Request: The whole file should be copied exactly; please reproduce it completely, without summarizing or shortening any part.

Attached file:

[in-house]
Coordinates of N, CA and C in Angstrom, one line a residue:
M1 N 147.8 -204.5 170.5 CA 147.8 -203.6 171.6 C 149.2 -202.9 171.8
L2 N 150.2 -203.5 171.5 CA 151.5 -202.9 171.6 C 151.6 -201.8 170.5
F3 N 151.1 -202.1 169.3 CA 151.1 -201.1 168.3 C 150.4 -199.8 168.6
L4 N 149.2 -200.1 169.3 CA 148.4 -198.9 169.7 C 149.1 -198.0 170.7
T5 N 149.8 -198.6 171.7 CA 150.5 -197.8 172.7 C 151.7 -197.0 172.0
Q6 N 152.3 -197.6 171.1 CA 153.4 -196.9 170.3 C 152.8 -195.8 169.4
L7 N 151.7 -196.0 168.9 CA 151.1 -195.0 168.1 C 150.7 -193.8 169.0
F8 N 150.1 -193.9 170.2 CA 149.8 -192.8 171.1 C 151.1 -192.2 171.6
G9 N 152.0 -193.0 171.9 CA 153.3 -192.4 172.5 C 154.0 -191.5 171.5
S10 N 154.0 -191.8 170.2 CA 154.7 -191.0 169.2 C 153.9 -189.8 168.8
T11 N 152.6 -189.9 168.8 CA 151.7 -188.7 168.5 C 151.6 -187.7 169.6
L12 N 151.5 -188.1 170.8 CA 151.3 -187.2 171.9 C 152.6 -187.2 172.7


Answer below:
[in-house]
Coordinates of N, CA and C in Angstrom, one line a residue:
M1 N 147.8 -204.5 170.5 CA 147.8 -203.6 171.6 C 149.2 -202.9 171.8
L2 N 150.2 -203.5 171.5 CA 151.5 -202.9 171.6 C 151.6 -201.8 170.5
F3 N 151.1 -202.1 169.3 CA 151.1 -201.1 168.3 C 150.4 -199.8 168.6
L4 N 149.2 -200.1 169.3 CA 148.4 -198.9 169.7 C 149.1 -198.0 170.7
T5 N 149.8 -198.6 171.7 CA 150.5 -197.8 172.7 C 151.7 -197.0 172.0
Q6 N 152.3 -197.6 171.1 CA 153.4 -196.9 170.3 C 152.8 -195.8 169.4
L7 N 151.7 -196.0 168.9 CA 151.1 -195.0 168.1 C 150.7 -193.8 169.0
F8 N 150.1 -193.9 170.2 CA 149.8 -192.8 171.1 C 151.1 -192.2 171.6
G9 N 152.0 -193.0 171.9 CA 153.3 -192.4 172.5 C 154.0 -191.5 171.5
S10 N 154.0 -191.8 170.2 CA 154.7 -191.0 169.2 C 153.9 -189.8 168.8
T11 N 152.6 -189.9 168.8 CA 151.7 -188.7 168.5 C 151.6 -187.7 169.6
L12 N 151.5 -188.1 170.8 CA 151.3 -187.2 171.9 C 152.6 -187.2 172.7